Netherlands and Japan Said to Join U.S. in Curbing Chip Technology Sent to China
WASHINGTON — The Netherlands and Japan, both makers of some of the world’s most advanced equipment for manufacturing semiconductors, agreed on Friday to join with the United States in barring some shipments of their most high-tech machinery to China, people familiar with the agreement said.
The agreement, which followed high-level meetings with U.S. national security officials in Washington, will help expand the reach of sweeping restrictions issued unilaterally by the Biden administration in October on the kinds of semiconductor technology that can be shared with China.
The countries did not publicly announce the agreement, because of its sensitivity, and details remain unclear. But the deal seems likely to put technology industries in the countries on a more even footing, preventing companies in Japan and the Netherlands from rushing in to claim market share in China that has been abandoned by U.S. firms. American companies have said that possibility would put them at a disadvantage.
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The White House and the Dutch government declined to comment. The Japanese government did not immediately respond to a request for comment.
The United States imposed strict controls in October on the sale to China of both semiconductors and the machines used to make them, arguing that Beijing could use the technology for military purposes, like breaking American codes or guiding hypersonic missiles. But well before those restrictions were issued, the United States had been pressing the Netherlands and Japan to further limit the advanced technology they export to China.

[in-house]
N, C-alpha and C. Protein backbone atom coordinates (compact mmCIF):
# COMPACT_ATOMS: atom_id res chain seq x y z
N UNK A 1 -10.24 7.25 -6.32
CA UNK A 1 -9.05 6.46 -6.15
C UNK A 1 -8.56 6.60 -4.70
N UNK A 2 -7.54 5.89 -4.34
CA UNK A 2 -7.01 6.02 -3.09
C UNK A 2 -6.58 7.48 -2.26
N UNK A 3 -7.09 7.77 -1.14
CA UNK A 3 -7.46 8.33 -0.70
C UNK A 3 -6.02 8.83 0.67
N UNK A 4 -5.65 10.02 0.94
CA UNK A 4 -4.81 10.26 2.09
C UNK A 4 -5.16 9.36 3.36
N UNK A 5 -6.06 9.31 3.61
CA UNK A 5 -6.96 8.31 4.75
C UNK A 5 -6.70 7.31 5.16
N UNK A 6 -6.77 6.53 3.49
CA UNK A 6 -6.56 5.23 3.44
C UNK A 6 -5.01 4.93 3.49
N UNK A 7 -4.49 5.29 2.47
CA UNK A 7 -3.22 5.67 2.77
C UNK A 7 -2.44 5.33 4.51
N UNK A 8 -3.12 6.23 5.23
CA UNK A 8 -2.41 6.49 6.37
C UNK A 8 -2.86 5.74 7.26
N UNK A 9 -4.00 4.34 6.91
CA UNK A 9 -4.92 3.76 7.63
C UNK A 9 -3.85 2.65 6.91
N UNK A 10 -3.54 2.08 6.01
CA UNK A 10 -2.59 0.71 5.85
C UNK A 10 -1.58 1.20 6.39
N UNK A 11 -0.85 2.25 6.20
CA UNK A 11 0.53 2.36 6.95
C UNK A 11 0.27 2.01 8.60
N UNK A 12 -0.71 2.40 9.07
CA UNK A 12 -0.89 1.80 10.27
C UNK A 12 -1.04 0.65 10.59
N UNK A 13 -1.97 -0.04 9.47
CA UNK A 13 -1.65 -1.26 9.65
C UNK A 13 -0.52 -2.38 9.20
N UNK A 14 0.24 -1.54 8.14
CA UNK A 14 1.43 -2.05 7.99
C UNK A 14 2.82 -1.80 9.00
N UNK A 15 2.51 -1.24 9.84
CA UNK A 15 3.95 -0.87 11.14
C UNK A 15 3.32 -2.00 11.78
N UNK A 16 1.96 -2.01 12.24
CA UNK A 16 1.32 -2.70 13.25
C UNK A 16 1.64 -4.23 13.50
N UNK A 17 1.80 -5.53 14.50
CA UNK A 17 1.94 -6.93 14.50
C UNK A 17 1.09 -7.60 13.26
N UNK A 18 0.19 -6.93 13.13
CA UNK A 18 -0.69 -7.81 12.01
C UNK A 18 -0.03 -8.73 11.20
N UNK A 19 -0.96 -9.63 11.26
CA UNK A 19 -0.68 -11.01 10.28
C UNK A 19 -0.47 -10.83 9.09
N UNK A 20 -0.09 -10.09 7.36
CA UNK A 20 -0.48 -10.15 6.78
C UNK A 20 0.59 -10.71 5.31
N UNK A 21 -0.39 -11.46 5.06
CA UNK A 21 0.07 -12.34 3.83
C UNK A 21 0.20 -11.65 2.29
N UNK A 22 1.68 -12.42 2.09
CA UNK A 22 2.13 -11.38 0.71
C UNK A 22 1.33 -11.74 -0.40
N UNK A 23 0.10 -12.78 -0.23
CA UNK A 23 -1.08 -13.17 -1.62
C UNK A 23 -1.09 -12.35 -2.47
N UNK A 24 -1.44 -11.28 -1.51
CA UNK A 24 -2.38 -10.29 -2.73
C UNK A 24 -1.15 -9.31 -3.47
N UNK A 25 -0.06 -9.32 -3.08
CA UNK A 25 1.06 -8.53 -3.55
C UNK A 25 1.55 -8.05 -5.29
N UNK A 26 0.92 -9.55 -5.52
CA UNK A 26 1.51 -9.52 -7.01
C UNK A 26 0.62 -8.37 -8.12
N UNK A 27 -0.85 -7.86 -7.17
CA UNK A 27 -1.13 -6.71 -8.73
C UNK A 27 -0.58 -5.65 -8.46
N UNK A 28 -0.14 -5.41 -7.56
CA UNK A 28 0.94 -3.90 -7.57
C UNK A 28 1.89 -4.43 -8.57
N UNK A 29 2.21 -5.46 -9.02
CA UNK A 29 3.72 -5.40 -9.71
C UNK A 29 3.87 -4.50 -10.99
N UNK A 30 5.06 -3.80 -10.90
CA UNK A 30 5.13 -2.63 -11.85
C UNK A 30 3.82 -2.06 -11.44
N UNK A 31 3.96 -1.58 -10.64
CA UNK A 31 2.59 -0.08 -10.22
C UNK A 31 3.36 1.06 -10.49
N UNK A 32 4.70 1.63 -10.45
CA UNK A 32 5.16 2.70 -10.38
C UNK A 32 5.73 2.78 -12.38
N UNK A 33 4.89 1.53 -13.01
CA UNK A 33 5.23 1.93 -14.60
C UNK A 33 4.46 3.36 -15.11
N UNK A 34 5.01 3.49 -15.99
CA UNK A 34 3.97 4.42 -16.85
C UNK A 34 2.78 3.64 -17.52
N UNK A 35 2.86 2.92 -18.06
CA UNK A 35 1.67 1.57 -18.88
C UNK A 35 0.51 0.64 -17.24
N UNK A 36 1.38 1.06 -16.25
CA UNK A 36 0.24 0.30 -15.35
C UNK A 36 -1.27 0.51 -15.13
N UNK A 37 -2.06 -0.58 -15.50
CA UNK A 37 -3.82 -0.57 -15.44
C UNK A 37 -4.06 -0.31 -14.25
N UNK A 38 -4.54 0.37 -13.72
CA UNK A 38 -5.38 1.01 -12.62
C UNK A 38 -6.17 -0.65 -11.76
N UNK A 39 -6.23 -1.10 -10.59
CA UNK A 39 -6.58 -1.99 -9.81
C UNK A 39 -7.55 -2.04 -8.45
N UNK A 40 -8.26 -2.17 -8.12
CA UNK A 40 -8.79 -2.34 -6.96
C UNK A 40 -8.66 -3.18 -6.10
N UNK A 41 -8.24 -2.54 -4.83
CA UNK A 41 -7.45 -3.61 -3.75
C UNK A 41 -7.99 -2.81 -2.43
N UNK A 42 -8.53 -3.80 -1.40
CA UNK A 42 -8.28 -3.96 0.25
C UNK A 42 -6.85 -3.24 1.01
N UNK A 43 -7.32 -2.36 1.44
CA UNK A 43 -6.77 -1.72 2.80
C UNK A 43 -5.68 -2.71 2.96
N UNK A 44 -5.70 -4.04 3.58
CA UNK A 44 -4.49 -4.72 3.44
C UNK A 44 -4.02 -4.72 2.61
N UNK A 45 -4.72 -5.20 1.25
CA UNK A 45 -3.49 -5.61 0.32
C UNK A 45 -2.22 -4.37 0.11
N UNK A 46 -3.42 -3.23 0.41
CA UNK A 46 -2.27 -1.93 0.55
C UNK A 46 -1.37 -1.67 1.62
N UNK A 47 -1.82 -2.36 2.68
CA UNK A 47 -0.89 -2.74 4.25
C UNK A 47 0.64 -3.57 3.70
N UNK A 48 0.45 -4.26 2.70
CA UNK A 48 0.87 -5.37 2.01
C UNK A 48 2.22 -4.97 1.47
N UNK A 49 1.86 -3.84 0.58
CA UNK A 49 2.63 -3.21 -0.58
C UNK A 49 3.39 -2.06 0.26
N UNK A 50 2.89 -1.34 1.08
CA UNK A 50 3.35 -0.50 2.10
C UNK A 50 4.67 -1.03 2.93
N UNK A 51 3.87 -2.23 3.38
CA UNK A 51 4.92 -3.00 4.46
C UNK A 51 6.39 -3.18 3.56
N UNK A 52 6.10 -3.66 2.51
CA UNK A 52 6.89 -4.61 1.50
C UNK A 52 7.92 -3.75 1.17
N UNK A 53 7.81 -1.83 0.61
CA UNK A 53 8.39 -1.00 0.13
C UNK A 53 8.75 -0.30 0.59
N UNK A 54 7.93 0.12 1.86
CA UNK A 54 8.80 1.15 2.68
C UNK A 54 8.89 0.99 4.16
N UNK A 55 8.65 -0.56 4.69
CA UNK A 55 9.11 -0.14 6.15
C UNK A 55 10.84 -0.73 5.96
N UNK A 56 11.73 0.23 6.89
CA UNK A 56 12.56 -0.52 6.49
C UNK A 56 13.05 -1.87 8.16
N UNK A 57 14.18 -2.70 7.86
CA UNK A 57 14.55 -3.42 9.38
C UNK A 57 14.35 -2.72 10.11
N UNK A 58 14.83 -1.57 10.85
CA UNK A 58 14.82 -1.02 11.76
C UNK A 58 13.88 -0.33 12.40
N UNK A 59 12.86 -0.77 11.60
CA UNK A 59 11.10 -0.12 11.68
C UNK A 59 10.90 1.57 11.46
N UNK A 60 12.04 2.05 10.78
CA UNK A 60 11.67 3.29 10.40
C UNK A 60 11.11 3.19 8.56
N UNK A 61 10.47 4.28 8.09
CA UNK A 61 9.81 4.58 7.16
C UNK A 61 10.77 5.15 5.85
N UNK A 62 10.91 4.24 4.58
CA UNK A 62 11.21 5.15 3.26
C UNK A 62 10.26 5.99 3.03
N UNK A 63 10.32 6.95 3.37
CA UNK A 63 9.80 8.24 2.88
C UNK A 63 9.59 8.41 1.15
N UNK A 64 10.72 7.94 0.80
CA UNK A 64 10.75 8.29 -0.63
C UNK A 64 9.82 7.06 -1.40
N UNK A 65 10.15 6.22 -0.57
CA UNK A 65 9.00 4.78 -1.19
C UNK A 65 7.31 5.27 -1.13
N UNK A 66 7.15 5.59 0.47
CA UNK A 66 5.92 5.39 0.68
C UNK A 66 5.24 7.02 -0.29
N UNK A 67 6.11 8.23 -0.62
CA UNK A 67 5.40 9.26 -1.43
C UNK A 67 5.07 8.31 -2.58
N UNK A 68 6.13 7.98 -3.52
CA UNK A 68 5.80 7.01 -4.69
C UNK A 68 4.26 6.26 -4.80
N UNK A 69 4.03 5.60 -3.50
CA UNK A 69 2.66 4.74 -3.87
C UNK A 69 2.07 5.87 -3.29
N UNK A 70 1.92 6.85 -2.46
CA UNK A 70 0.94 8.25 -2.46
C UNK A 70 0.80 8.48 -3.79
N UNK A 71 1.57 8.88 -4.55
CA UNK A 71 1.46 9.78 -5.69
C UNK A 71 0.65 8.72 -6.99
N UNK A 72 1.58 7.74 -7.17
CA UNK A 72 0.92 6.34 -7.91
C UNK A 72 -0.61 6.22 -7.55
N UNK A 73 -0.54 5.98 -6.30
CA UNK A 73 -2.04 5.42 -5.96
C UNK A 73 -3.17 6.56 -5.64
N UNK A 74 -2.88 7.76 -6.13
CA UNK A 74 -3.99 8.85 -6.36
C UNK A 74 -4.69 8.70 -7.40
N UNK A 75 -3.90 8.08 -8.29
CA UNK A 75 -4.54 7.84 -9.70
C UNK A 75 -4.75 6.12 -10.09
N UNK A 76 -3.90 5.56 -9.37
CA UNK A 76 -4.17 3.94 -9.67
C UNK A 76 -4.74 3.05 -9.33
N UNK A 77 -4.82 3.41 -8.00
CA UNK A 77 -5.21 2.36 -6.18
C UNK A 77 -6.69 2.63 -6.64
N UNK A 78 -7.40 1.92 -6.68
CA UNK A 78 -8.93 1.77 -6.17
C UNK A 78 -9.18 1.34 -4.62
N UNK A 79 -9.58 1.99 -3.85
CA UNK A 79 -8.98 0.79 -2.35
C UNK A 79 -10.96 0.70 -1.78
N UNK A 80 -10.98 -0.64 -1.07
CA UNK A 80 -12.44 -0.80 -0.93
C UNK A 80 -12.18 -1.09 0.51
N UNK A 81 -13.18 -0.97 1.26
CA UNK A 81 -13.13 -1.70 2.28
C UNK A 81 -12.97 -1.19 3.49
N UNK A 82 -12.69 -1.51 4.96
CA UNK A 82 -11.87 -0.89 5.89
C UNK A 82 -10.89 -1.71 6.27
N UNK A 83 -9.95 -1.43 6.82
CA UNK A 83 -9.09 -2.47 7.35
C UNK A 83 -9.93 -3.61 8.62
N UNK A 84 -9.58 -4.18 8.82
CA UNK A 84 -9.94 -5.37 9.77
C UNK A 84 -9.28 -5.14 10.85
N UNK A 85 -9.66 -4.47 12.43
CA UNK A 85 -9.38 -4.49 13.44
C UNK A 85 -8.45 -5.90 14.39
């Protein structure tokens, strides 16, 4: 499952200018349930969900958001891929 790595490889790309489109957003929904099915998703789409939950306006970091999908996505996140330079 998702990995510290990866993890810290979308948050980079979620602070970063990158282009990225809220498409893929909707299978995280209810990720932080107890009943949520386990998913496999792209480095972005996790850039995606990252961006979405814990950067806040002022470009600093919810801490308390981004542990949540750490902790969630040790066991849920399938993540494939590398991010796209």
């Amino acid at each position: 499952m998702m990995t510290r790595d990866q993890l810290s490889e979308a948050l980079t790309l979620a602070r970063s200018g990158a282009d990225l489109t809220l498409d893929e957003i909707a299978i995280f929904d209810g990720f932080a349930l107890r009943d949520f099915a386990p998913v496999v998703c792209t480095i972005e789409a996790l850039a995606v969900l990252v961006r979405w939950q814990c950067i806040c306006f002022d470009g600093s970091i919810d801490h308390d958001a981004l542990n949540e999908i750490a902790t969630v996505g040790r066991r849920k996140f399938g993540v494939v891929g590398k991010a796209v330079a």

The October rules also clamped down on certain shipments to China from countries outside the United States. Using a novel regulation called the foreign direct product rule, the Biden administration barred companies that use American technology, software or inputs from selling certain advanced semiconductors to China. But these measures applied only to chips, not the machinery used to make them.
Instead, the White House continued to press allies to pass restrictions limiting the sales of semiconductor manufacturing equipment by firms like the Dutch company ASML or Tokyo Electron in Japan. The White House argued that the sale of this advanced machinery to China created the danger that Beijing could one day make its own versions of the advanced products it could no longer buy from the United States.
The negotiations, which are likely to continue, have had to overcome both commercial and logistical concerns. Like the Americans, the Dutch and Japanese were concerned that if they pulled out of the Chinese market, foreign competitors would take their place, said Emily Benson, a senior fellow at the Center for Strategic and International Relations, a Washington think tank. Over time, that “could impact their ability to maintain a technological edge over competitors,” she said.
The Dutch government has already forbidden sales of its most advanced semiconductor machinery, called extreme ultraviolet lithography systems, to China. But the United States has encouraged the Dutch to also limit a slightly less advanced system, called deep ultraviolet lithography.
Governments have also faced questions about whether they possess the legal authority to issue restrictions like the United States, as well as extensive technical discussions about which technologies to restrict. Japan and the Netherlands will still likely require some time to make changes to their laws and regulations to put new restrictions in place, Ms. Benson added, and it could take months or years for restrictions in the three countries to mirror one another.